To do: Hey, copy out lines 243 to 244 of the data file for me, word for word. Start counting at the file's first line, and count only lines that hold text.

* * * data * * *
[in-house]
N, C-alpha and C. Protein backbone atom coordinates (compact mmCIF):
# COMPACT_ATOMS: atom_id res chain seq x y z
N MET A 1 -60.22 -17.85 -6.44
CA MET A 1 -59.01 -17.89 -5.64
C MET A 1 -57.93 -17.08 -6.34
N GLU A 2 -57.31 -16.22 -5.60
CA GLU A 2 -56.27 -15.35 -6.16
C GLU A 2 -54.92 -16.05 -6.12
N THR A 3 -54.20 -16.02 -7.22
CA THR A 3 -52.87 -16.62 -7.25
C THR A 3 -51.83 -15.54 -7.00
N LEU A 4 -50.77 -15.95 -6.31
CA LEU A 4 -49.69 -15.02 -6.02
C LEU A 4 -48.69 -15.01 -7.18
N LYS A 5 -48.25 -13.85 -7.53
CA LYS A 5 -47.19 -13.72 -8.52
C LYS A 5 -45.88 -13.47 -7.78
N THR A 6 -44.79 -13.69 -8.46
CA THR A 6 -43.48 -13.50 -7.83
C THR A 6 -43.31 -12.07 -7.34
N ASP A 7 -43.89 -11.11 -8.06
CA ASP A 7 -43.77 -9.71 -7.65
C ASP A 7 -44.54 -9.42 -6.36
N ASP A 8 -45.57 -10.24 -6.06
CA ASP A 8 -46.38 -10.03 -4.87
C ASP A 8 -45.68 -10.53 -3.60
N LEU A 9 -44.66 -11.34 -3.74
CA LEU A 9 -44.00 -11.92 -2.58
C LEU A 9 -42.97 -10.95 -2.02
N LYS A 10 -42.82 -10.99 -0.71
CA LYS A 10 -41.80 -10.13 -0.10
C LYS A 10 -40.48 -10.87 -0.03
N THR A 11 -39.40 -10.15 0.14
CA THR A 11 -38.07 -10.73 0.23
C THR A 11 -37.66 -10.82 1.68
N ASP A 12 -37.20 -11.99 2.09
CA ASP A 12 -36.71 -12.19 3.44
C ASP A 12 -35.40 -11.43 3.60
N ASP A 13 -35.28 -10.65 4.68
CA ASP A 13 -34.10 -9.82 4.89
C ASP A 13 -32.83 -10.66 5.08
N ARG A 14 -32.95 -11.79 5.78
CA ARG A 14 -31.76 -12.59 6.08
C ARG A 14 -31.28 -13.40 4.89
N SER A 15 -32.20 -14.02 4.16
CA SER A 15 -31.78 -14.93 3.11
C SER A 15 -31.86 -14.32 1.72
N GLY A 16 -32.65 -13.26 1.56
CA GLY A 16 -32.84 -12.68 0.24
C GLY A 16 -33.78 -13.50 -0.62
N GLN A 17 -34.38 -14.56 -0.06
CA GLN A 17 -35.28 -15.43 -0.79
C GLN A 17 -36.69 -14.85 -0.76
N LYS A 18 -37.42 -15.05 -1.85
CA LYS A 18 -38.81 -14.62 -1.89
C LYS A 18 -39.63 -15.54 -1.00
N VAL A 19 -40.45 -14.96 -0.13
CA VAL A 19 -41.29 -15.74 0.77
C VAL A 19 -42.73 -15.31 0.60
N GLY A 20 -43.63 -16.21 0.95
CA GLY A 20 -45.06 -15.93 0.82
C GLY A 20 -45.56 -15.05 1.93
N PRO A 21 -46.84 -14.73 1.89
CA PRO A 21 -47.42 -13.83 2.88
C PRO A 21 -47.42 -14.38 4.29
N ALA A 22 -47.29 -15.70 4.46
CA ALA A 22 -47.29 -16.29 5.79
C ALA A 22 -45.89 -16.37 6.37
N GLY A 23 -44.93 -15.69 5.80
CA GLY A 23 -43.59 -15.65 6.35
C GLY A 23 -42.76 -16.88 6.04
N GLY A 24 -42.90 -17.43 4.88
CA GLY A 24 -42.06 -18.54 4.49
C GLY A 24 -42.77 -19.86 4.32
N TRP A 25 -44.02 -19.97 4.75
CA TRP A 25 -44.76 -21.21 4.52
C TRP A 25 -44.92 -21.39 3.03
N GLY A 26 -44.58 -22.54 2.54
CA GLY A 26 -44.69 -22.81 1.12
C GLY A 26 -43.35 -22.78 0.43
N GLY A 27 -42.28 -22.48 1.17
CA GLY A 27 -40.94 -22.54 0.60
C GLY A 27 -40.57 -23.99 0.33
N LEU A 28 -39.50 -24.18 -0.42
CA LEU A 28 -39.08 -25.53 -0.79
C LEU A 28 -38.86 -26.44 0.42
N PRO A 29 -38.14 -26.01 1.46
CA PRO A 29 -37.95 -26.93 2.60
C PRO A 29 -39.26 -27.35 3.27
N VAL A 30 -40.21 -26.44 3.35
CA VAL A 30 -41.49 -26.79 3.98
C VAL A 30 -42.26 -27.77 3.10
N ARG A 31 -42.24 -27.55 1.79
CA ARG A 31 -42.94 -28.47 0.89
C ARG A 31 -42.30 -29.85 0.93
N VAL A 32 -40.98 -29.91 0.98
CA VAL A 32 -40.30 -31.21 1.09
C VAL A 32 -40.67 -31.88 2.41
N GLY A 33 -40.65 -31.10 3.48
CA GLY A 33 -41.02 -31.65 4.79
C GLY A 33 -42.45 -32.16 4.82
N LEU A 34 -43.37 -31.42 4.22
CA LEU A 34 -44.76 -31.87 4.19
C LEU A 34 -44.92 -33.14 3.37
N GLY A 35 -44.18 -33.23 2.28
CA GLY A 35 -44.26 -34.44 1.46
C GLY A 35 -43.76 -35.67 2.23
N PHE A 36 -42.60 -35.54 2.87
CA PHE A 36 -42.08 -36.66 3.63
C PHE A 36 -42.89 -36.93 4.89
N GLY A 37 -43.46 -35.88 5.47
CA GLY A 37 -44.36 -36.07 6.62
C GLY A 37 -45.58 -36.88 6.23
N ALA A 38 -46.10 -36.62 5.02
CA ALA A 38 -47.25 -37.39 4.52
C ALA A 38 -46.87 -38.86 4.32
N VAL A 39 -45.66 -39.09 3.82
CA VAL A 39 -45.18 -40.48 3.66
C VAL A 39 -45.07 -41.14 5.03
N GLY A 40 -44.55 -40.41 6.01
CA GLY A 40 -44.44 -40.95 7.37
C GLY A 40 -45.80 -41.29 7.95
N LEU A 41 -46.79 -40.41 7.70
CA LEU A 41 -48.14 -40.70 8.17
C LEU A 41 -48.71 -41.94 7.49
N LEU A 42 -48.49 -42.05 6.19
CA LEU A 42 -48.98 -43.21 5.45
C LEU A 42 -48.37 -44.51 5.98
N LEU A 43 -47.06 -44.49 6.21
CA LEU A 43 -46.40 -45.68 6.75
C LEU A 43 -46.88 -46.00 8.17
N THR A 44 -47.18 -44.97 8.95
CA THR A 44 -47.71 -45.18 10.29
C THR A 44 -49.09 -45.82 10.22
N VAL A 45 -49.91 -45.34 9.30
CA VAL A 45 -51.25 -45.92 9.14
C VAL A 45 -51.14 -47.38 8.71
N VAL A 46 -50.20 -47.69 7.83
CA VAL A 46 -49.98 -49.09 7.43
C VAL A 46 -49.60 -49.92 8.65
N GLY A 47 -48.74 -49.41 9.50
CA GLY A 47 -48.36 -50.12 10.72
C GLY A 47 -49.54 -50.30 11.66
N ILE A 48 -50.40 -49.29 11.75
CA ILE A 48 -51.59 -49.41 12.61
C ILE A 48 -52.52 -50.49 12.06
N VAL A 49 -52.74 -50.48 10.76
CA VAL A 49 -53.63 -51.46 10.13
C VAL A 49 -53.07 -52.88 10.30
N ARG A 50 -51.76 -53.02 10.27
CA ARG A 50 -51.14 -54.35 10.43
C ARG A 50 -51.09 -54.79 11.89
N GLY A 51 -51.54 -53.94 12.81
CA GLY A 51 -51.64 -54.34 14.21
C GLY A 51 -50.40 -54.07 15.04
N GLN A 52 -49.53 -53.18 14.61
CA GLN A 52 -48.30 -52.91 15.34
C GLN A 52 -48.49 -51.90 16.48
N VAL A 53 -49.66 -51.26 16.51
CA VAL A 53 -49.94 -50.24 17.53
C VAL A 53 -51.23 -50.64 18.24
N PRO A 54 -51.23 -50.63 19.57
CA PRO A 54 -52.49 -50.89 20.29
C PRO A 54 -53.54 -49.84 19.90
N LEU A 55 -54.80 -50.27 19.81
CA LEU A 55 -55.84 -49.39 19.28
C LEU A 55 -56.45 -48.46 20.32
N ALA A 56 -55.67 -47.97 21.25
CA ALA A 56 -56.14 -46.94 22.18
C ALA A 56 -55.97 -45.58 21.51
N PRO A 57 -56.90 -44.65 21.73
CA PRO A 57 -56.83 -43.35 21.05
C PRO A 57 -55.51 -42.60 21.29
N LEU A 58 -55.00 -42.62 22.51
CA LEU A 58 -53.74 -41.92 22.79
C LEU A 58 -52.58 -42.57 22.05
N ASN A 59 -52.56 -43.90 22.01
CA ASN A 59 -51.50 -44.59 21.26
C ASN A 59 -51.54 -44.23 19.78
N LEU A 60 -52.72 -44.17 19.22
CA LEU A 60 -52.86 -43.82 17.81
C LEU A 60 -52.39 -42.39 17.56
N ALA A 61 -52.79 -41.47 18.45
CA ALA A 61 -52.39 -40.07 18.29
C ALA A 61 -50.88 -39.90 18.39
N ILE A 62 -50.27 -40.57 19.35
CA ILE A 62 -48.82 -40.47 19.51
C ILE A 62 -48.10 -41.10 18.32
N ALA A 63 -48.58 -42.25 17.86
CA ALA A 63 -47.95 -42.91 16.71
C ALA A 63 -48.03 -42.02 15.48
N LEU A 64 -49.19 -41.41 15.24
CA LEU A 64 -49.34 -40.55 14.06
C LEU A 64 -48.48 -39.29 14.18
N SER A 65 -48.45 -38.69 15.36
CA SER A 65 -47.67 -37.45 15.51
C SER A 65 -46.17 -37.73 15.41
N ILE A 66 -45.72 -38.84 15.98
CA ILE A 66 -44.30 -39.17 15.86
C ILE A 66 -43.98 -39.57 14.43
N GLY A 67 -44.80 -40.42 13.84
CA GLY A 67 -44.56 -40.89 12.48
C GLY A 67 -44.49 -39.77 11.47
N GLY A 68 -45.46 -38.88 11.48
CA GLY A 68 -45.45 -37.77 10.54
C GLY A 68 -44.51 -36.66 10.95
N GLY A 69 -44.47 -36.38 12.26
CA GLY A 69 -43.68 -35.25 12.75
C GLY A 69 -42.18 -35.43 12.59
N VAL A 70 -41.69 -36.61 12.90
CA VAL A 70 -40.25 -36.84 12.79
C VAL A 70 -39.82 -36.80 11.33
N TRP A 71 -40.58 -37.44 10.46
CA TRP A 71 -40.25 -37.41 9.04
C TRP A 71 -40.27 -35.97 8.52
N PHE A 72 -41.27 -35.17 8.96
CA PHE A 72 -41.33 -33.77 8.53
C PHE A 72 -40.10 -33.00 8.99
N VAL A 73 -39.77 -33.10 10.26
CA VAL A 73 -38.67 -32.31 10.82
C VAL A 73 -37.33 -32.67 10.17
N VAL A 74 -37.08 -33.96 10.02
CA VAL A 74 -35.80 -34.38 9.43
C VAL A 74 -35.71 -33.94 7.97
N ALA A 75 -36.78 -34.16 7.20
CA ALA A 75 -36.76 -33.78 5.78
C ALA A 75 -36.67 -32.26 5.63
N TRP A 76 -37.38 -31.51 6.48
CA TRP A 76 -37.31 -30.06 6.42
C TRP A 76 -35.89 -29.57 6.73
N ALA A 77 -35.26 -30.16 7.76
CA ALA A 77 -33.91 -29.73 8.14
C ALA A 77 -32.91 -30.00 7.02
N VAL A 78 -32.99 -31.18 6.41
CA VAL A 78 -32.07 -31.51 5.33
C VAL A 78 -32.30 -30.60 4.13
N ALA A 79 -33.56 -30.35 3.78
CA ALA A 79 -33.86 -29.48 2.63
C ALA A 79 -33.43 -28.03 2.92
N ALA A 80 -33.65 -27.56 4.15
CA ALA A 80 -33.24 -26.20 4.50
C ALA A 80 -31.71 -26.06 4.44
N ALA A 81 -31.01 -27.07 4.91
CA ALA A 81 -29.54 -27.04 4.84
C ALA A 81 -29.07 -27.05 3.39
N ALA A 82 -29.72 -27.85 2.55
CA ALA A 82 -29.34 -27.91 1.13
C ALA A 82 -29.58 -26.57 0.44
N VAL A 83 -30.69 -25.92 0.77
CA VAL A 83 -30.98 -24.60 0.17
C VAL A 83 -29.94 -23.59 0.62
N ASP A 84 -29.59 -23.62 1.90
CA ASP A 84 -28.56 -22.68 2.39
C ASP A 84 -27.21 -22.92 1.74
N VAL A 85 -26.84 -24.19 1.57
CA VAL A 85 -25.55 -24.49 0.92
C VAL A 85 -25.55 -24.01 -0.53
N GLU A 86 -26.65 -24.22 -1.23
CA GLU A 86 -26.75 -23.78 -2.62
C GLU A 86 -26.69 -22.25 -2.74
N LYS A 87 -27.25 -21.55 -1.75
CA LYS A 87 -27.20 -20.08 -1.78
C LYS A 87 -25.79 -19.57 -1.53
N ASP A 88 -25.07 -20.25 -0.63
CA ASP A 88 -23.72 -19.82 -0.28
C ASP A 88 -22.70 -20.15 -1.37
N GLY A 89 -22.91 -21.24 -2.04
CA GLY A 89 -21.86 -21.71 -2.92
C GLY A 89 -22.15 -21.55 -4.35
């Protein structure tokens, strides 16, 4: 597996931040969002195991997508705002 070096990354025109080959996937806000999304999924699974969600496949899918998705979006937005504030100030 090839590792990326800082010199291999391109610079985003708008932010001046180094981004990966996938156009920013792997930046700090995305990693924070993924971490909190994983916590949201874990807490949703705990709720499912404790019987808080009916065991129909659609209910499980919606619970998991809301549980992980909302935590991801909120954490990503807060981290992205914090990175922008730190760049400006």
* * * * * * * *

C ALA A 80 -31.71 -26.06 4.44
N ALA A 81 -31.01 -27.07 4.91